Telling Stories: A Theoretical Analysis of Narrative Fiction

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Psychology Press, 1988 - Language Arts & Disciplines - 197 pages
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Argues that any story, whether a Bette Davis film or a Jane Austen novel, must be related to larger cultural networks. Calls for a critical practice that revises our conception of narrative through the fracturing of texts.Telling Stories overturns traditional definitions of narrative by arguing that any story, whether a Bette Davis film, a jeans ad, a Jane Austen novel of a 'Cathy' comic, must be related to larger cultural networks. The authors show how meanings and subjectivity do not exist in isolation, but are manufactured by the narratives our culture reads and watches every day. They call for a critical practice that, through the fracturing of texts, can alter the grounds of knowledge and interpretation. This timely study will interest critics of narrative and culture, as well as students wanting to extend post-Saussurean theories to poopular and canonical cultures, and to the dynamics of story-telling itself.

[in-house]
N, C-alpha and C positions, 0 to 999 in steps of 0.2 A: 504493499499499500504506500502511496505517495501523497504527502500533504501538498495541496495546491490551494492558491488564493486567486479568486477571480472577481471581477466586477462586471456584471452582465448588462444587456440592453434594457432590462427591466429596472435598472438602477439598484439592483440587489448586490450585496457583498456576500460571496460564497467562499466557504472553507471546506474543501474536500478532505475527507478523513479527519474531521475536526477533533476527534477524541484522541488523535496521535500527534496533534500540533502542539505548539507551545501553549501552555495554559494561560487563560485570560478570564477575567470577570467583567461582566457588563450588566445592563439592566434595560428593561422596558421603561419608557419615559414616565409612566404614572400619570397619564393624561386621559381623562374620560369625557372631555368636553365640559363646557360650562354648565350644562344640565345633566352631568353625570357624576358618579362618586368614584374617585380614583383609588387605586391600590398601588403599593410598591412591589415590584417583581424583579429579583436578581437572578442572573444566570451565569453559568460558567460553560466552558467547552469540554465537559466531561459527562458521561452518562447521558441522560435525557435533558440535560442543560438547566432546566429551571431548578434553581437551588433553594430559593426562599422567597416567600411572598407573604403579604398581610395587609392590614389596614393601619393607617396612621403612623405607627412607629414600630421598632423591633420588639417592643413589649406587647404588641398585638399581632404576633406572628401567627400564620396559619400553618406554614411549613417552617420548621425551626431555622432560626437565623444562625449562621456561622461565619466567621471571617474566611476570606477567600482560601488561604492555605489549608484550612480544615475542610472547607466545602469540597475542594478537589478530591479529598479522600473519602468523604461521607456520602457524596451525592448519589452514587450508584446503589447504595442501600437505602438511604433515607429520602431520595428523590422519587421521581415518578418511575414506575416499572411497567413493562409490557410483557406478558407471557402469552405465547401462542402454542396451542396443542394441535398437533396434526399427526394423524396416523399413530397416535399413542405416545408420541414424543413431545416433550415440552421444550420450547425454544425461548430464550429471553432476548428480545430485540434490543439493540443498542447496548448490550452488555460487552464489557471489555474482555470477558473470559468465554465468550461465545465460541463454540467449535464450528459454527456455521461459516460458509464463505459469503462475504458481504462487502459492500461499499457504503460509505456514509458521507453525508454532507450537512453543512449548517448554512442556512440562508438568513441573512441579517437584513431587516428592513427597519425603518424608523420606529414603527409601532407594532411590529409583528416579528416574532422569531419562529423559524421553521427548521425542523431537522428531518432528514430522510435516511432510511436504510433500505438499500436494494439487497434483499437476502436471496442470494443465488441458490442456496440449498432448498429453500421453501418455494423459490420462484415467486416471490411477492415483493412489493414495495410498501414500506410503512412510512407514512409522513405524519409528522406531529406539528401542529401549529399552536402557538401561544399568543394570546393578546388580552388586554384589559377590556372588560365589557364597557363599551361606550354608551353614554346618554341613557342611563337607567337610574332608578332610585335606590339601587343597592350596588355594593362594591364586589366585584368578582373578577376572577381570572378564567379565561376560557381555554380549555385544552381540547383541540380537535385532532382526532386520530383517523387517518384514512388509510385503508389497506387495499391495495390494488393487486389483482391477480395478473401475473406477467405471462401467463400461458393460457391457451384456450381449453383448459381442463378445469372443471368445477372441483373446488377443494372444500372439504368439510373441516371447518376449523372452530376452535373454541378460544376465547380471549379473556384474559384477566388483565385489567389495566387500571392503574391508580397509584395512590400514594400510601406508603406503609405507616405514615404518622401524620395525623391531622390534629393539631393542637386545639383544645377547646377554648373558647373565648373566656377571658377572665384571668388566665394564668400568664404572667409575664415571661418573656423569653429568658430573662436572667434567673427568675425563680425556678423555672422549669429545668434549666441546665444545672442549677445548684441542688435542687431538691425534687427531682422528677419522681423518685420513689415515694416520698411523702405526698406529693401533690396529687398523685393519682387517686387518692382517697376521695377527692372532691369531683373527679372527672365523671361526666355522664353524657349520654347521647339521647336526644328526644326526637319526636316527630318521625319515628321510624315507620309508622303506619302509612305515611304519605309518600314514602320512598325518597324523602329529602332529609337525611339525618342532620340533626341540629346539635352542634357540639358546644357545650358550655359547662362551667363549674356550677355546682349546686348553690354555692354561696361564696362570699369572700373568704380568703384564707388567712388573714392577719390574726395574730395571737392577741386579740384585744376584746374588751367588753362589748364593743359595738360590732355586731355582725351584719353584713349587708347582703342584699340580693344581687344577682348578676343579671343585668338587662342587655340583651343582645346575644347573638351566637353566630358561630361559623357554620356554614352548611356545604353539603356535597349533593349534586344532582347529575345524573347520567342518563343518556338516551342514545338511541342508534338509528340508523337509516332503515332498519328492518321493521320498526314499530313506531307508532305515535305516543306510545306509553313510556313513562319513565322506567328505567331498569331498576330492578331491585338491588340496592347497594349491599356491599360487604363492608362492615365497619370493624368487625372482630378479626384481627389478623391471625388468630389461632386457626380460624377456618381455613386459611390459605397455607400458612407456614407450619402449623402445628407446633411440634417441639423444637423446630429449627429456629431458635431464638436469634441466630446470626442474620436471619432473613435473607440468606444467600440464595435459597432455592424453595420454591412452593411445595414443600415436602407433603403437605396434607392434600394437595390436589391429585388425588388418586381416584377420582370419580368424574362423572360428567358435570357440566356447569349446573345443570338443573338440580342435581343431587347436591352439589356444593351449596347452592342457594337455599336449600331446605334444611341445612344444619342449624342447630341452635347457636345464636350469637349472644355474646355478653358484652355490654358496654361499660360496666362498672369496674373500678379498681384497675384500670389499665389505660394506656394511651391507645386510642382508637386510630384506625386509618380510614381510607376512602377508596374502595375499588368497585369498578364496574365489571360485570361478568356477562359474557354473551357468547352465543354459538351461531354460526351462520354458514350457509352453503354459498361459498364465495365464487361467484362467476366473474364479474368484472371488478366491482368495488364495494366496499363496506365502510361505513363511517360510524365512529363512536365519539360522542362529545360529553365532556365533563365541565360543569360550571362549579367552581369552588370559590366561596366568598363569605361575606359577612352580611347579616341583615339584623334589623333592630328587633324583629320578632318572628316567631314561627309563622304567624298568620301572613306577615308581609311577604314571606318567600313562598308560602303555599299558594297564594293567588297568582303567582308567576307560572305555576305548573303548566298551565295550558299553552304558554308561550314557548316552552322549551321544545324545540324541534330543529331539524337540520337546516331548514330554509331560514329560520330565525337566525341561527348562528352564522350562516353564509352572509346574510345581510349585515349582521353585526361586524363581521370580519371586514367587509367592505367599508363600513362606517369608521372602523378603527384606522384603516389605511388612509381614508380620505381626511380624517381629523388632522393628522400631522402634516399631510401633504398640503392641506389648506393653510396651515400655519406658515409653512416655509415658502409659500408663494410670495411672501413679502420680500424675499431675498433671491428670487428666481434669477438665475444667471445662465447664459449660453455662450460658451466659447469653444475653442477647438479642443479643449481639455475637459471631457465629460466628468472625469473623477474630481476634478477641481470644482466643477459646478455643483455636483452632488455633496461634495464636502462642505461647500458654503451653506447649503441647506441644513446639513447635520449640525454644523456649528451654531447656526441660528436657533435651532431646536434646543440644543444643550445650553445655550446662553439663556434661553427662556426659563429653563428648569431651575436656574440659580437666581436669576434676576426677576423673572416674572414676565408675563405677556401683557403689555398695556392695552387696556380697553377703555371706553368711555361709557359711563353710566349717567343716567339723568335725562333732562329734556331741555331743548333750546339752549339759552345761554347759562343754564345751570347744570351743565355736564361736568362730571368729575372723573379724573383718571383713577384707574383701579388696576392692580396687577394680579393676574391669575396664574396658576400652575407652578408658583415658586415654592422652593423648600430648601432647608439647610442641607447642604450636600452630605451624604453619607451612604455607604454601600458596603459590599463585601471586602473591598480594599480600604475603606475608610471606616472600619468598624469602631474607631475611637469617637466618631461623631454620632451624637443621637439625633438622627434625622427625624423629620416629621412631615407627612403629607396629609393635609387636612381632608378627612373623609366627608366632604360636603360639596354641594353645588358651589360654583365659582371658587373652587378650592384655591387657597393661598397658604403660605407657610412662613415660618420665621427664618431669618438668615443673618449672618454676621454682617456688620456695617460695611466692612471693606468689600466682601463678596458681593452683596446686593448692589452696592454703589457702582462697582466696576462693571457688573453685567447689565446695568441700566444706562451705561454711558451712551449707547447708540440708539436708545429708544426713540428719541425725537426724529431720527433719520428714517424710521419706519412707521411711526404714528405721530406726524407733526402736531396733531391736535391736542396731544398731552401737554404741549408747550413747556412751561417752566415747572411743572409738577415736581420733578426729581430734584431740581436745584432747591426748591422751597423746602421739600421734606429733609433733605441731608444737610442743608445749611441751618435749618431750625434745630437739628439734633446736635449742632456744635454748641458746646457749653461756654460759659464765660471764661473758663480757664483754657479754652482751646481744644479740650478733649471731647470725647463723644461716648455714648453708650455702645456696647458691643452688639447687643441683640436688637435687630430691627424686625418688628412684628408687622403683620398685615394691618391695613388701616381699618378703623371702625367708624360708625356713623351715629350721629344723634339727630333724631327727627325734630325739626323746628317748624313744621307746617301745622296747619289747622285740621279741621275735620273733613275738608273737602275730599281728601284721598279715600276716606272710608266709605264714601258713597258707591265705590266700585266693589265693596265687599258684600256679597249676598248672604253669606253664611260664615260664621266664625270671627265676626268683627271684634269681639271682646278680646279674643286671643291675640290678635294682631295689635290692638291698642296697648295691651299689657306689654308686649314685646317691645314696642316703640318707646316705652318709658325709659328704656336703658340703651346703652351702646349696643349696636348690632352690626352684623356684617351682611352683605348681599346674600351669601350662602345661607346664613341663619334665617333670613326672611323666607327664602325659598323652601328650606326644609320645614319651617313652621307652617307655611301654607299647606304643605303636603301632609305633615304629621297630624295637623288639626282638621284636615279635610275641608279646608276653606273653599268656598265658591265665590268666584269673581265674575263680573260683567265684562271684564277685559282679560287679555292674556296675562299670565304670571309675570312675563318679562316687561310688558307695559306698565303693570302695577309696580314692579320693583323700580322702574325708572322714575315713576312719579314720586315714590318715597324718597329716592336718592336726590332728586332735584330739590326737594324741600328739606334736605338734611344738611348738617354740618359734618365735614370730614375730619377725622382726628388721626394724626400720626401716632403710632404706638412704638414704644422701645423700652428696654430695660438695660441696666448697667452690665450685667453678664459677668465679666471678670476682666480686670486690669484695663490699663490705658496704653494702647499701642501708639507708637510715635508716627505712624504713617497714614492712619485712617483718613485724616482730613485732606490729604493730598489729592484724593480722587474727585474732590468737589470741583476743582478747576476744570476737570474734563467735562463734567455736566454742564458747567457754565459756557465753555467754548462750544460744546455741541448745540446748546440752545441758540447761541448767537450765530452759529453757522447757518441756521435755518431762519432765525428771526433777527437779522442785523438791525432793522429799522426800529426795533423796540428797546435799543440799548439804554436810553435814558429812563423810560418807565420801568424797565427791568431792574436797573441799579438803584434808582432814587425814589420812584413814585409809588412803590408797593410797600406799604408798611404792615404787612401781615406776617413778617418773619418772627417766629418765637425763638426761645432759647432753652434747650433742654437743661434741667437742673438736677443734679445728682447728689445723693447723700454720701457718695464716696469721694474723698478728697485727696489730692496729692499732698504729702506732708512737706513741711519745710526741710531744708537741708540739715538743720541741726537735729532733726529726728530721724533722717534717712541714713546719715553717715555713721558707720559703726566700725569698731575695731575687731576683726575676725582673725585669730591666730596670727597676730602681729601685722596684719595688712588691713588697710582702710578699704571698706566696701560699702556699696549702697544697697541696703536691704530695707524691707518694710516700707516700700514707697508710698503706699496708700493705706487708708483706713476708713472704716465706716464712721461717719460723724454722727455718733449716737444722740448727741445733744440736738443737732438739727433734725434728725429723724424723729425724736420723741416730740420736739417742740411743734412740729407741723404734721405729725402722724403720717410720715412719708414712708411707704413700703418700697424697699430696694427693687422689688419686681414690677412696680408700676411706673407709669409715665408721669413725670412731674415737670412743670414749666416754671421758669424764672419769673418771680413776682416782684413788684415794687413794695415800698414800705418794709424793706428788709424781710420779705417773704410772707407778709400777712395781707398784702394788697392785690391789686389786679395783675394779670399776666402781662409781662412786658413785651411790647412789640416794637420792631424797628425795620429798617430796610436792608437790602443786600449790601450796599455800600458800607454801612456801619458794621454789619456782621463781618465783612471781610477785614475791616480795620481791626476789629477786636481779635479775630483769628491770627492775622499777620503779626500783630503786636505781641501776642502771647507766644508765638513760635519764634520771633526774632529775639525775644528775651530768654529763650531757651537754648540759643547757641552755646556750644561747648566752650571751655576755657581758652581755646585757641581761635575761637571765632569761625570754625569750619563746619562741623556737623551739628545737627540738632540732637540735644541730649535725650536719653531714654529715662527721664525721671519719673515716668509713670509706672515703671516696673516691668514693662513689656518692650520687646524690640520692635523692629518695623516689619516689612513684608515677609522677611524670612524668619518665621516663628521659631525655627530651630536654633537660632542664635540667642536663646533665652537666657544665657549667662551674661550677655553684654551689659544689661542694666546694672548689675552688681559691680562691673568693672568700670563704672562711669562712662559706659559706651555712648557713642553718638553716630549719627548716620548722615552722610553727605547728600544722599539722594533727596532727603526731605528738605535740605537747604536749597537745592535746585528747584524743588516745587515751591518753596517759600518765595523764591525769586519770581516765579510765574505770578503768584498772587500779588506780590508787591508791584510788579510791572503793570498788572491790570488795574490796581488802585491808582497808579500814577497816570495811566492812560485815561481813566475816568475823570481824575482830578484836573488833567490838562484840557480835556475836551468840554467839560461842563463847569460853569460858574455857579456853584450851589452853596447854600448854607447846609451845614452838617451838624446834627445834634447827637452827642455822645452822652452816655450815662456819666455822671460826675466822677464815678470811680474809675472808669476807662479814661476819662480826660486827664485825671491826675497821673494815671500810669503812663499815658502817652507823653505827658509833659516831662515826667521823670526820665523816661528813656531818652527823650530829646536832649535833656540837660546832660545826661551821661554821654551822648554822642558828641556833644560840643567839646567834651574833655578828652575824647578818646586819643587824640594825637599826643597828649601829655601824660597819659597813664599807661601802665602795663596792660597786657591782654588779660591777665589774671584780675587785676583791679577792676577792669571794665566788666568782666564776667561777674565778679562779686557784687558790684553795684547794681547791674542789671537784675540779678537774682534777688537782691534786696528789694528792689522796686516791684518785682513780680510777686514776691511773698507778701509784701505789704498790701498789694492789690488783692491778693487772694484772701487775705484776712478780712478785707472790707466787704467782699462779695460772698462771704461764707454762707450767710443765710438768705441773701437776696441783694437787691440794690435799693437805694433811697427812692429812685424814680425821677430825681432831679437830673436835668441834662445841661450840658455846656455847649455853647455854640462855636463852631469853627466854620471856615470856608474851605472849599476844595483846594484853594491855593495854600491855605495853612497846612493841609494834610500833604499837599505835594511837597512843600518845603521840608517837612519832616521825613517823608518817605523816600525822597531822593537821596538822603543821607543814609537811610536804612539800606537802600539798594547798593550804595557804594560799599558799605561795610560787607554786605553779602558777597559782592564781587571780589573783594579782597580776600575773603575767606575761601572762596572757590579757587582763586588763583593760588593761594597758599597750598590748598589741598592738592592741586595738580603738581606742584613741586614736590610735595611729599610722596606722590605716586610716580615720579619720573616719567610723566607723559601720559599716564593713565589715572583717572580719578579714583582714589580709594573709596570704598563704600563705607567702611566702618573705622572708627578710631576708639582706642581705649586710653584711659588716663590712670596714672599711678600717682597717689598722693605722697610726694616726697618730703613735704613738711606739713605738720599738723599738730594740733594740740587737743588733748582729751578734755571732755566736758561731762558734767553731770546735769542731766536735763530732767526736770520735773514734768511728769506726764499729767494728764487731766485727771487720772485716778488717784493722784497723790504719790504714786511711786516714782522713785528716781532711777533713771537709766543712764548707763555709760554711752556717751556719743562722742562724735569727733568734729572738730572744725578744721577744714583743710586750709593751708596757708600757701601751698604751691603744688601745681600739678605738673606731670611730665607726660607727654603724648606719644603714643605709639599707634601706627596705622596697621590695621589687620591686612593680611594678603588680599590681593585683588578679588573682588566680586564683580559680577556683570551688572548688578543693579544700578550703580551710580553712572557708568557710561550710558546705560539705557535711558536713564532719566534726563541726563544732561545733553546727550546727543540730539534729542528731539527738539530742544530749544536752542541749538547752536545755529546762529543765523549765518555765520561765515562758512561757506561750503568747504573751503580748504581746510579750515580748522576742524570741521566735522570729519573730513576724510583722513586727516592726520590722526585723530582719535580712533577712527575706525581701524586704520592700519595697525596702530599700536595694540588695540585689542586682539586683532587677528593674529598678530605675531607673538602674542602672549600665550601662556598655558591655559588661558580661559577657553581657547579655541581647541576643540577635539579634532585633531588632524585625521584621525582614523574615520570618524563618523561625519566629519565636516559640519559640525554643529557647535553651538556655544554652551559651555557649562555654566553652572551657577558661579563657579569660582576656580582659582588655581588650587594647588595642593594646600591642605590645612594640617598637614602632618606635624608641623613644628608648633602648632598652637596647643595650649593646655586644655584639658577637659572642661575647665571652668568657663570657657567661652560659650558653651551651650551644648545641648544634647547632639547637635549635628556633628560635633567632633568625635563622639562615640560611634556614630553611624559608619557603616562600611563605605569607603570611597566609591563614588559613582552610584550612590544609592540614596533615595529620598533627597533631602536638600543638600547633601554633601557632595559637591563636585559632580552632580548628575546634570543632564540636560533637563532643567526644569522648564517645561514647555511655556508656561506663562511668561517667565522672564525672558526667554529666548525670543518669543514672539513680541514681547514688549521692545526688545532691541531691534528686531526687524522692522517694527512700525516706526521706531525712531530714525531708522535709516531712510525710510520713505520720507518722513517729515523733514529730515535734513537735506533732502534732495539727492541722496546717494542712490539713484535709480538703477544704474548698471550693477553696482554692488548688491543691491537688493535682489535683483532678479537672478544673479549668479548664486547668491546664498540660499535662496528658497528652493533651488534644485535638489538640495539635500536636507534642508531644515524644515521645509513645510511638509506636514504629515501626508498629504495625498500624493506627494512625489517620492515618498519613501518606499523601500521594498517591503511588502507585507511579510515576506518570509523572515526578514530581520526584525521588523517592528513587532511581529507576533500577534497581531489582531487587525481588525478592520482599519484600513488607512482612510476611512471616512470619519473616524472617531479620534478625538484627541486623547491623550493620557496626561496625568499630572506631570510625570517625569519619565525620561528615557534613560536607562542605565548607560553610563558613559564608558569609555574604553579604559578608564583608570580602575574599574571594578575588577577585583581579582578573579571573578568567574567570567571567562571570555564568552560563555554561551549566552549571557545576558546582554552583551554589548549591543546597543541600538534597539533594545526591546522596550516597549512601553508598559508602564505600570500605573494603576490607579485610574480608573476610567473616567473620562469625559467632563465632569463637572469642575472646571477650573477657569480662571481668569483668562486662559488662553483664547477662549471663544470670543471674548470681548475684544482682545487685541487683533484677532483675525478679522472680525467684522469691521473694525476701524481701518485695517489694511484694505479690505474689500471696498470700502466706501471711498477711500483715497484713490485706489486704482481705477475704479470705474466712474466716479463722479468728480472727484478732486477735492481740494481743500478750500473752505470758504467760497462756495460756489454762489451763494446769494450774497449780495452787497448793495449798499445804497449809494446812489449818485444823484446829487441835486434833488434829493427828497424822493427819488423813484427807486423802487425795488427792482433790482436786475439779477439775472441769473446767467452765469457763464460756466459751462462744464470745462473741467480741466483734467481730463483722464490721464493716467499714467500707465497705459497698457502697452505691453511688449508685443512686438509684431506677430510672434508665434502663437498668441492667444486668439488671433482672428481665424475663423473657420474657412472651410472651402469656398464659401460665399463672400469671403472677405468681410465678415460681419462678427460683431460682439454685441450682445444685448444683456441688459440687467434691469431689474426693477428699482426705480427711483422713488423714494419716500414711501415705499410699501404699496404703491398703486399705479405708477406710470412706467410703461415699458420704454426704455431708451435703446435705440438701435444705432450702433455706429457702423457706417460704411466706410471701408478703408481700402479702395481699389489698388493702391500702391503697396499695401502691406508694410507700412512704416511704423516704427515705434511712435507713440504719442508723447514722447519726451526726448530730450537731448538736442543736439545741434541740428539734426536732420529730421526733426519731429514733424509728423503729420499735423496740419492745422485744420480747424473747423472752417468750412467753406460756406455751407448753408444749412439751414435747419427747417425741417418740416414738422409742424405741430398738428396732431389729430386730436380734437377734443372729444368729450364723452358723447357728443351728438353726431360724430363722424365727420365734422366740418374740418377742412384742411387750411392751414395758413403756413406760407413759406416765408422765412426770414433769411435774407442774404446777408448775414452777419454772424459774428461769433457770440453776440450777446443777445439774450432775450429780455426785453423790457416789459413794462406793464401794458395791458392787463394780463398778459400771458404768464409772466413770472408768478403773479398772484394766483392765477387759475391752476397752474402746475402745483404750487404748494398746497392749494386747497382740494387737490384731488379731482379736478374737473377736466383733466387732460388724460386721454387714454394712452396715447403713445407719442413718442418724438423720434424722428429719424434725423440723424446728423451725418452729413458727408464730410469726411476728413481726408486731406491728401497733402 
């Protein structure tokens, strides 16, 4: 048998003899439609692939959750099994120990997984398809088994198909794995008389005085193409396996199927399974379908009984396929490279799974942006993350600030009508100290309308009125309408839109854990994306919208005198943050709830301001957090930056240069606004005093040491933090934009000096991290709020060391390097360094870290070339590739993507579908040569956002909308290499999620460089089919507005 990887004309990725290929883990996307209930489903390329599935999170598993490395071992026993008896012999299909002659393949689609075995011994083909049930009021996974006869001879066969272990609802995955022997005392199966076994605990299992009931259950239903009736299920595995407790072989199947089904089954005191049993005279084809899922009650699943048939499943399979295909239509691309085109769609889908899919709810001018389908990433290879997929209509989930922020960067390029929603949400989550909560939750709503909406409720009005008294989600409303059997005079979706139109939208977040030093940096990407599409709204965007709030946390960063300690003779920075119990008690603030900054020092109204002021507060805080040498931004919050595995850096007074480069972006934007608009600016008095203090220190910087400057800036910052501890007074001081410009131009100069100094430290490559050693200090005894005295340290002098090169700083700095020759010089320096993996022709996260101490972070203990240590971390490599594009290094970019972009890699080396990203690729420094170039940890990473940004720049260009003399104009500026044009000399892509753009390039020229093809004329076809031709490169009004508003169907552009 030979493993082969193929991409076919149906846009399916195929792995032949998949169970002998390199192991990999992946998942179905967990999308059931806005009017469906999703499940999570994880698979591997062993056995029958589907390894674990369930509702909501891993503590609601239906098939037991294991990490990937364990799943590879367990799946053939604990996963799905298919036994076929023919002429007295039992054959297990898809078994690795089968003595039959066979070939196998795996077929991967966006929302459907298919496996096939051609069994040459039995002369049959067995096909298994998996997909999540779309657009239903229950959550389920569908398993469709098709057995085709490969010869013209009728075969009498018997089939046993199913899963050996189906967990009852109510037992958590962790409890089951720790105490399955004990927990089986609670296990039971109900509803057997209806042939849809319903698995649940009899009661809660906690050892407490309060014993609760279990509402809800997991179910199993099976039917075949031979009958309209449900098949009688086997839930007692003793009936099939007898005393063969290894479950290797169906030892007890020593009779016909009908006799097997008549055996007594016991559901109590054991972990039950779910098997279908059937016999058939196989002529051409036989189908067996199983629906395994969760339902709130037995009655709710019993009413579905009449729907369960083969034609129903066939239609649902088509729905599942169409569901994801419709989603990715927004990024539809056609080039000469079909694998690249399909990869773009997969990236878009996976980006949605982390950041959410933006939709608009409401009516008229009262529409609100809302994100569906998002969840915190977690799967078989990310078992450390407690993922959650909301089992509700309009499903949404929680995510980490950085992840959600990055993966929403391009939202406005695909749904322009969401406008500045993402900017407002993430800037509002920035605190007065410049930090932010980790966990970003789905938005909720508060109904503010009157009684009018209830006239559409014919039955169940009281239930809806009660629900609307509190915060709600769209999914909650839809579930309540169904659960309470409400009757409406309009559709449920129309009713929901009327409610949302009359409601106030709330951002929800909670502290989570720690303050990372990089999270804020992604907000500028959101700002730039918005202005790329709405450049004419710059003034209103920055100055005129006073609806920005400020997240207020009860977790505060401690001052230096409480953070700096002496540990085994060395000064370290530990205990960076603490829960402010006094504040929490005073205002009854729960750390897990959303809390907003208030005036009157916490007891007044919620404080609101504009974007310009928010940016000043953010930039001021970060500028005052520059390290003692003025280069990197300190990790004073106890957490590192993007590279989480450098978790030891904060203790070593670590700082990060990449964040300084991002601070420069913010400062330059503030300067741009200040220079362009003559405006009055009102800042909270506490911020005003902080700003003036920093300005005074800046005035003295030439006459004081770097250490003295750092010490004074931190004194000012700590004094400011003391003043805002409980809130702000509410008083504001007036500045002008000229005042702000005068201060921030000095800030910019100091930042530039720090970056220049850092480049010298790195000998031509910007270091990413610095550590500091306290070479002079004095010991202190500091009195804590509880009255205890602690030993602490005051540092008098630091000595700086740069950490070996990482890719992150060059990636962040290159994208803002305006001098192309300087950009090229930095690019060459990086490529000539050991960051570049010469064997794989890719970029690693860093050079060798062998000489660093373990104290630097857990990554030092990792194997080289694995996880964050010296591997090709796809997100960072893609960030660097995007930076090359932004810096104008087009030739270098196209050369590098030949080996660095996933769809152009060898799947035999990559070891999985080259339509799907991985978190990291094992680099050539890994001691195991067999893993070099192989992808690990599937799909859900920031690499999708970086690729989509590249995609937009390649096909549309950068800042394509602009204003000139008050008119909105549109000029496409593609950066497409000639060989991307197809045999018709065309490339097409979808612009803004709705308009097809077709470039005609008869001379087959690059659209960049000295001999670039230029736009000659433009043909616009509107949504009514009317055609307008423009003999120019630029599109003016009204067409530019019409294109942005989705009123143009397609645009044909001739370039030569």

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Contents

Theorizing language i
17
story
52
narration
83
ideology subjectivity discourse 13
113
The subject of narrative
149
Notes
176
Index of terms
191
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About the author (1988)

Steven Cohan is Professor in the Department of English at Syracuse University. He is the author of a number of books including "Incongruous Entertainment: Camp, Cultural Value and the MGM Musical" (2005) and "Masked Men: Masculinity and the Movies in the Fifties "(1997).

LINDA M. SHIRES is professor of English and Textual Studies at Syracuse University, where she also teaches in the Judaic Studies program. A recipient of the Guggenheim Fellowship, she lives in Princeton, New Jersey, and Syracuse, New York.

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